He is looking do home style, Italian American cuisine. Not easy to find out here, and he's absolutely rot, Buca Di Beppo comes in VERY close..... May not be your cup of tea, but it's definitely very similar to home cooked food in households of southern Italian descent.

        2. The original comment has been removed
          1. And I think, while it was amusing, your post is not going to gain any friends and much respect from LA hounds.....

            I say it amused me, because it sounds so genuinely like a New Yorker....and I miss that.

            As a transplant from the tri state area myself, trust me when I tell you, you are NOT going to find an acceptable east coast Italian joint here. The Italian restaurants here are either California-Italian, like a fusion hybrid, or they are authentically Italian, as in, the owners are from Italy.

            Rao's just opened up a huge branch in Hollywood. I say huge because it has something like 95 seats. And it comes complete with all the hype you'd expect from a Hollywood premiere. But if you're able to get a table there, best of luck with that, and I wouldn't get your hopes up too much. It probably will not be the same as the Harlem original.

            Cali does it's own thing. It's perfectly fine with not being an east coast imitator.

            42 Replies
            1. re: Dirtywextraolives

              Hahaha! I appreciate your honesty, I'm not saying Cali doesn't have good food because I've had superb Mexican, Japanese, French, American, California style meals just never an A+ Italian meal in LA. I did hear about RAO and am a huge fan of the NY location I just fear that it could be a tourist trap with commercial copies. I will try it out eventually, won't hold you to it tho if it sucks.

              1. re: NewYorkMeetsCali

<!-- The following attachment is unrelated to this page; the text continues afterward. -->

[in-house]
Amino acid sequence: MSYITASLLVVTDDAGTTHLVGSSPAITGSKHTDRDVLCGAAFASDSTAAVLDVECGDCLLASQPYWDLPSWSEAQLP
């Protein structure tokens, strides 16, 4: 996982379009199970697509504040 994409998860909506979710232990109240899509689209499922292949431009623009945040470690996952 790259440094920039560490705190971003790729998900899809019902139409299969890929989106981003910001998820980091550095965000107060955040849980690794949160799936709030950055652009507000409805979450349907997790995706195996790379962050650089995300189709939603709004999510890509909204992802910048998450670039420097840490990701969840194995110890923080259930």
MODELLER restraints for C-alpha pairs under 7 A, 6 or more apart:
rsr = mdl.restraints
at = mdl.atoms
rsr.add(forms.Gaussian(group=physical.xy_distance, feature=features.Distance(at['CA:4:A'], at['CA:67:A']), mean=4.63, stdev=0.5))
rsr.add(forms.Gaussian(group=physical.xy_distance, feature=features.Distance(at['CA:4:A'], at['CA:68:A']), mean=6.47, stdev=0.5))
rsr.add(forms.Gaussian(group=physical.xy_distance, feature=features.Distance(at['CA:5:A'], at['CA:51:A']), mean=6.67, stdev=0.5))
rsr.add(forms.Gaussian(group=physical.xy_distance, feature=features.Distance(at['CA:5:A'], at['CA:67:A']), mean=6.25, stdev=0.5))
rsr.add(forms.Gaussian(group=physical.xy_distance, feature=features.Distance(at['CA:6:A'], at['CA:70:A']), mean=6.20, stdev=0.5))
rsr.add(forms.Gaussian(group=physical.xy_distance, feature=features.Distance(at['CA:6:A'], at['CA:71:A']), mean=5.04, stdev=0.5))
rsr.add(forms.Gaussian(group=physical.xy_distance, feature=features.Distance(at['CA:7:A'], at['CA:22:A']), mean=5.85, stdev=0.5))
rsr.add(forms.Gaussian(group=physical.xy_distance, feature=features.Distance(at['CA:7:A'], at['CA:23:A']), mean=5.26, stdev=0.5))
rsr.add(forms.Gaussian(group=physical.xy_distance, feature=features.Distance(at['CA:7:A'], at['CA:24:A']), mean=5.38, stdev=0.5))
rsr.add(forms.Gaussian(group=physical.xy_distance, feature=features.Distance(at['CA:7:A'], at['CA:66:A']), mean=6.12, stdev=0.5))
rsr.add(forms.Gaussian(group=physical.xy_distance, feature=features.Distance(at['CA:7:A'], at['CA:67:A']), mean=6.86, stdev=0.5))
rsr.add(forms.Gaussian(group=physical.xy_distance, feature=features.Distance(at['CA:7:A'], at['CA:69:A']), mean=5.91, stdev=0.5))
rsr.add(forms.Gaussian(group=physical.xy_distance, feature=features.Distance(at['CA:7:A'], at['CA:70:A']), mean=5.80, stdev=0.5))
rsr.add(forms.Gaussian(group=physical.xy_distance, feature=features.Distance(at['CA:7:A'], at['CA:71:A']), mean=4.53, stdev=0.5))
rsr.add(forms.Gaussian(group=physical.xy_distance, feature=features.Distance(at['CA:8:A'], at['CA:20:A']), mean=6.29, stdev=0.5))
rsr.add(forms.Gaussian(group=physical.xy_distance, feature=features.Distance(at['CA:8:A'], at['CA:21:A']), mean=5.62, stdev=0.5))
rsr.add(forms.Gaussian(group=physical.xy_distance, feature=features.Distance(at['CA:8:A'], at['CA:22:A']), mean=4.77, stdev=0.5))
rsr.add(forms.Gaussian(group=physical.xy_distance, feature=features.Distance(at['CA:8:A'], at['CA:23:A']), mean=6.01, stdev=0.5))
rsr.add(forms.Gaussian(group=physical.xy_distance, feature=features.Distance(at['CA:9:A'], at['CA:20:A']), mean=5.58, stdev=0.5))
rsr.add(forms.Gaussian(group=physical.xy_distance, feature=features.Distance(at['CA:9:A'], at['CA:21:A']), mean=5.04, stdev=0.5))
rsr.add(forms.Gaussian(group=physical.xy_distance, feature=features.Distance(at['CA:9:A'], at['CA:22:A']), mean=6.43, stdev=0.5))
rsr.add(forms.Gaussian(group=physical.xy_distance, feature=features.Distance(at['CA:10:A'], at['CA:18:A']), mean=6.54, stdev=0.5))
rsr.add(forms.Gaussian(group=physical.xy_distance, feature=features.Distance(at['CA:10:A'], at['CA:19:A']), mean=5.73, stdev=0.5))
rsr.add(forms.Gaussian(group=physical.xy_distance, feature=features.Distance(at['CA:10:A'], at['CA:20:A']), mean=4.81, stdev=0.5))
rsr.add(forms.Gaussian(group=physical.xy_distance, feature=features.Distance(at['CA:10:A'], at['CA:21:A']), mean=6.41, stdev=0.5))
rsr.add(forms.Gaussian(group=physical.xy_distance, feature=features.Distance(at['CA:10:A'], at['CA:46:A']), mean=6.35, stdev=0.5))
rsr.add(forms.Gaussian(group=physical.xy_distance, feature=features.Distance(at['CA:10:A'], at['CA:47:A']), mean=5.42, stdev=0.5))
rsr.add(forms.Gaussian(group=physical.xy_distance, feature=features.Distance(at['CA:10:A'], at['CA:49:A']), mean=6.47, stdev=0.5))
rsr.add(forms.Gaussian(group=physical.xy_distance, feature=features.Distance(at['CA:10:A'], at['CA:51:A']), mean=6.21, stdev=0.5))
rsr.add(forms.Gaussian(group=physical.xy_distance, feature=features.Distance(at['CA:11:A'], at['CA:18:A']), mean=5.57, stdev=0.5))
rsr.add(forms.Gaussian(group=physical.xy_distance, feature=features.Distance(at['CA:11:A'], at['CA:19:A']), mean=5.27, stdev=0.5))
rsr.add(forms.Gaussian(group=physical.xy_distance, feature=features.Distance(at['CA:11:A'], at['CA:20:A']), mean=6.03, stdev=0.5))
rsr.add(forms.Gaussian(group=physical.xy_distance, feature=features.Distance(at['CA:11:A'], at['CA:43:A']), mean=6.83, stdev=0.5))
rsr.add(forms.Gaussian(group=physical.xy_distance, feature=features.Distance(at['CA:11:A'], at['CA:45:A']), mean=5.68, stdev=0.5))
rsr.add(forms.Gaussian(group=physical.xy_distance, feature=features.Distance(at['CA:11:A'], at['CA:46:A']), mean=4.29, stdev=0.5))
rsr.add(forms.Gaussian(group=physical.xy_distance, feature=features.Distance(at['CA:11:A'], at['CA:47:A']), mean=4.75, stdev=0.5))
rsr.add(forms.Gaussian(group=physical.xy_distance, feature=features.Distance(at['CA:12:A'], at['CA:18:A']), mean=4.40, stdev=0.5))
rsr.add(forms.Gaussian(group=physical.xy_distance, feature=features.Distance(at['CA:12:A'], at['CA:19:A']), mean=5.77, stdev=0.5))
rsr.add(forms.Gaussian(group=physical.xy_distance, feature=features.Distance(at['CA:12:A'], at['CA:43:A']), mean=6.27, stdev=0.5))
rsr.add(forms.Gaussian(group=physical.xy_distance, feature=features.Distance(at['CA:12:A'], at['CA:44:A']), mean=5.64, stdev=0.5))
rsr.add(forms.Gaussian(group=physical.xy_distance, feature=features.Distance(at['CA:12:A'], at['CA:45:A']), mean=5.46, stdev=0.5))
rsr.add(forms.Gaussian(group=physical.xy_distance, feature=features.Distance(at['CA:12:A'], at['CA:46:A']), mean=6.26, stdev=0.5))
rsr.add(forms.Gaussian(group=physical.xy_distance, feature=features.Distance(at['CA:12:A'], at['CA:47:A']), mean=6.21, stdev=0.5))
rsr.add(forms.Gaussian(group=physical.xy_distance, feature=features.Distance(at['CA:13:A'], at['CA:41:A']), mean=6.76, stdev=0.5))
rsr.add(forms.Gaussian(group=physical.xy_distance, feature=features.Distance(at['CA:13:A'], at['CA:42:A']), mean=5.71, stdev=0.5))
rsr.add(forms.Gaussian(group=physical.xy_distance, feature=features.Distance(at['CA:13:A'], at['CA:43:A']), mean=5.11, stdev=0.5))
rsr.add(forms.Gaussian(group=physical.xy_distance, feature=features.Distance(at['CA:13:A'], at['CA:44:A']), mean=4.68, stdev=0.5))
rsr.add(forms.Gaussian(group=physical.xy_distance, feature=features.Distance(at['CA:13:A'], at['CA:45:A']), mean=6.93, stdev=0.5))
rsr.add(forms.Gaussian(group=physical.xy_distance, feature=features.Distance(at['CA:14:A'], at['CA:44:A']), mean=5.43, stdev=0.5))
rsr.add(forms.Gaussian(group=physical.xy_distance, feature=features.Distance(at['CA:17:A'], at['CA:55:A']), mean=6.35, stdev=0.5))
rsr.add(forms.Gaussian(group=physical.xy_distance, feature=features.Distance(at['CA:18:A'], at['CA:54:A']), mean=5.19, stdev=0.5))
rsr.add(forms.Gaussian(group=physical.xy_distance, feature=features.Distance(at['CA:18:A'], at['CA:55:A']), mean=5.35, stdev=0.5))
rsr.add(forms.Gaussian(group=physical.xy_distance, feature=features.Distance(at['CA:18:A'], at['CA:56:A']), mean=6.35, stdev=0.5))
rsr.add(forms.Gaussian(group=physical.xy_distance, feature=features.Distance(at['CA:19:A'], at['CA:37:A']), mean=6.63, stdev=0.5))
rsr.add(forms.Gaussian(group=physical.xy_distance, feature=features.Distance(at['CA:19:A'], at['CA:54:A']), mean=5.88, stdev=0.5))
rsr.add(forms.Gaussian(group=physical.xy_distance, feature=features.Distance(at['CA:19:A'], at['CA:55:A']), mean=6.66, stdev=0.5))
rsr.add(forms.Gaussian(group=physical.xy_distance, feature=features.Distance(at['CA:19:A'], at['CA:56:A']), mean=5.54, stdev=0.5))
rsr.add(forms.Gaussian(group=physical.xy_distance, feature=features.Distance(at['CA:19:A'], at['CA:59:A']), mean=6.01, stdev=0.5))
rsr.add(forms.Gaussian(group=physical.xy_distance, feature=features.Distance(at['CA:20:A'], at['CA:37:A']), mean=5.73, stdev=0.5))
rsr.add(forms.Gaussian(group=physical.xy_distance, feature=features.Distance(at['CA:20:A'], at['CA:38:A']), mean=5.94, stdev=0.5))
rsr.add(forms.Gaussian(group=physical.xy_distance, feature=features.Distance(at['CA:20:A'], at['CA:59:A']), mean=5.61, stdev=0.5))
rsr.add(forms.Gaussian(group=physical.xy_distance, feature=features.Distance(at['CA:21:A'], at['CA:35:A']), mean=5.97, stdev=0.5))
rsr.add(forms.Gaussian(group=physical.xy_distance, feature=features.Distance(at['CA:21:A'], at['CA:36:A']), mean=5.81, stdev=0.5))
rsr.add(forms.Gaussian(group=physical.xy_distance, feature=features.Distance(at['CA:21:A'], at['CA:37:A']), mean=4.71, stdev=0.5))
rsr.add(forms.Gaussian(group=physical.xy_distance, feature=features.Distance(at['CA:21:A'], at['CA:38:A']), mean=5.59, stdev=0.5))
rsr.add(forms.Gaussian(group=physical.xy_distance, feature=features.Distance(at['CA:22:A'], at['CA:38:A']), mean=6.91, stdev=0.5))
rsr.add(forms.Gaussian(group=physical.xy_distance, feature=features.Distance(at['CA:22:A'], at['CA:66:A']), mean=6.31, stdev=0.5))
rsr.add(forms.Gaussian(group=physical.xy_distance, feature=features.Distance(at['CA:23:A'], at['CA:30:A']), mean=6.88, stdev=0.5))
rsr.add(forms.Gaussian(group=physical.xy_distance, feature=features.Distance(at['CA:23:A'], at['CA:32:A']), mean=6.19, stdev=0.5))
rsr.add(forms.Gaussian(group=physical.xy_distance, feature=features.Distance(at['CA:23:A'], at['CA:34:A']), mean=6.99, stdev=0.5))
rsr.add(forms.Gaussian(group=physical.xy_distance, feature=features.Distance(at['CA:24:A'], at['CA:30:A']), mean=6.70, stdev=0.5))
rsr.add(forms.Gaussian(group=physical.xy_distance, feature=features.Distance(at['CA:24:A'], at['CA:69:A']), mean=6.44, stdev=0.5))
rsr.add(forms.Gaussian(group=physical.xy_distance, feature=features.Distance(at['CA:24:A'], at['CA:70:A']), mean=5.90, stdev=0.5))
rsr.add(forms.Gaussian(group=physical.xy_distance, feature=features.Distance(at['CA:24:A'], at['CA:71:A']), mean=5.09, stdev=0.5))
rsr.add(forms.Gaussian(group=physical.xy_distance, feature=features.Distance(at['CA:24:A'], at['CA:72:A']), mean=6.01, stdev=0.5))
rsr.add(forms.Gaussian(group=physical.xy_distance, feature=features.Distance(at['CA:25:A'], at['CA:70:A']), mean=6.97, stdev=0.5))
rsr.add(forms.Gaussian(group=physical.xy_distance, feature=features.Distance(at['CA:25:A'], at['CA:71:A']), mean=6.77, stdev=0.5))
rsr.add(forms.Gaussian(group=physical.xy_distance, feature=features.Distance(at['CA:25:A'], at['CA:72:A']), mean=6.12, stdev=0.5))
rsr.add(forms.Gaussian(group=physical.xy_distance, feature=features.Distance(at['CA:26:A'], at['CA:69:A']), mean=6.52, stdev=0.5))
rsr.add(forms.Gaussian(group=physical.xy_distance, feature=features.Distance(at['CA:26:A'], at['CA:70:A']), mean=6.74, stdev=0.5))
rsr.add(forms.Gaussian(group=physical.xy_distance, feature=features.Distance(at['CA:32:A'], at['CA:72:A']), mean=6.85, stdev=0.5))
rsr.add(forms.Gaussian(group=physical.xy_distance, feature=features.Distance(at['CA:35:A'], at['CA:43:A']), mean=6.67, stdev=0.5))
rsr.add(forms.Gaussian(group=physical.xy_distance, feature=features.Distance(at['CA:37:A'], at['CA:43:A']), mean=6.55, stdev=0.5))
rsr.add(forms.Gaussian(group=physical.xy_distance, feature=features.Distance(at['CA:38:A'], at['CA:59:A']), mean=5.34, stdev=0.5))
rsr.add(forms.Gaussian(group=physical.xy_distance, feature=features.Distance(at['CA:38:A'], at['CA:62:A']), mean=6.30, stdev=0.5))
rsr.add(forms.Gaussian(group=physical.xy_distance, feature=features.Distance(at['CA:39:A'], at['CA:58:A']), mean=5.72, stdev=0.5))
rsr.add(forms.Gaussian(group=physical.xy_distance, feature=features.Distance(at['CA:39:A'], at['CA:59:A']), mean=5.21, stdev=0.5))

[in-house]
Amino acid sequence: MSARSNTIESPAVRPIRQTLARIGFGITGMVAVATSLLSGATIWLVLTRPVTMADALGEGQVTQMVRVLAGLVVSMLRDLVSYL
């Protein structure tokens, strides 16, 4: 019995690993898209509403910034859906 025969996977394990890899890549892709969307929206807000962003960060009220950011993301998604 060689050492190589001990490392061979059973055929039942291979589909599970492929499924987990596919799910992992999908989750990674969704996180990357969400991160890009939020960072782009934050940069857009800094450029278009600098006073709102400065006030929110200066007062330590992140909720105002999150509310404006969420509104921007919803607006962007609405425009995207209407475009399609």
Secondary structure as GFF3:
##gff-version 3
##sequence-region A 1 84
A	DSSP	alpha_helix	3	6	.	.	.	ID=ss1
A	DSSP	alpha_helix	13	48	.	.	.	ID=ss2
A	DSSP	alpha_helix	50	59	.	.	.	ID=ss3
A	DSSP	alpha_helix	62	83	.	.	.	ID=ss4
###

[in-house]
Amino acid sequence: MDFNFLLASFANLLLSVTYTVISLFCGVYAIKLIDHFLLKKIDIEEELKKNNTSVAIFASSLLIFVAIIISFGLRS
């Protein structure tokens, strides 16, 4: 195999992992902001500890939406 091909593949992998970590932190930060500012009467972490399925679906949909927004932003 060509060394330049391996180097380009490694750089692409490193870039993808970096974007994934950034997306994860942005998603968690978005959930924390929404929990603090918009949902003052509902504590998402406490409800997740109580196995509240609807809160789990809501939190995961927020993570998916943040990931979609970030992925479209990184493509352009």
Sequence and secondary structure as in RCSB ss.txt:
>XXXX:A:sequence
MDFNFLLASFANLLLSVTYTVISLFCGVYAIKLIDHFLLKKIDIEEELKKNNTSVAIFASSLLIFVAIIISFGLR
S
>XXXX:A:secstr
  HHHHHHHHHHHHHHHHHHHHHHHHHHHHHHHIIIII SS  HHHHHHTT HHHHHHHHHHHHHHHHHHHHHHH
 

I understand.... I have been on a similar search for the past 20 years here myself. It is basically fruitless.

                Yes we have great food here. It's just not the same as the Italian in NY-NJ-CT. Hell, it's taken us that long to get a seafood shack that has RI chowder & clam cakes, and CT lobster rolls. About a year ago, no one out here who wasn't from New England knew what the hell that stuff was.

                And don't even get me started on the bread. So save yourself the aggravation now. Seriously.

                1. re: Dirtywextraolives

                  Lol I was just thinking about the bread situation the other day! I grew up in the tri-state area including Philly and I always thought subs/cheesesteaks just naturally had that warm soft slight shell crunch indescribable homemade italian roll until I tried one in LA........ I won't even get into that one but my oh my is LA missing out on some major eats.

                  I also once ordered 4 "Philly Cheesesteaks" at the Bazaar once and almost threw up. $40 dollars for 4 bite sized stale hollow bread rolls filled with a inch piece of cheese and topped with cold quarter slice of steak. WTF the name fits the bill! I was stunned to say the least.

                  1. re: NewYorkMeetsCali

                    gotta agree about the bread.
                    the worst part is that in LA it is a moving target AND it's moving in the wrong direction!

                    example:
                    Fig, one of my favorite restaurants, used to serve freshly baked individual-sized HOT bread with crispy crusts that just came out of the oven.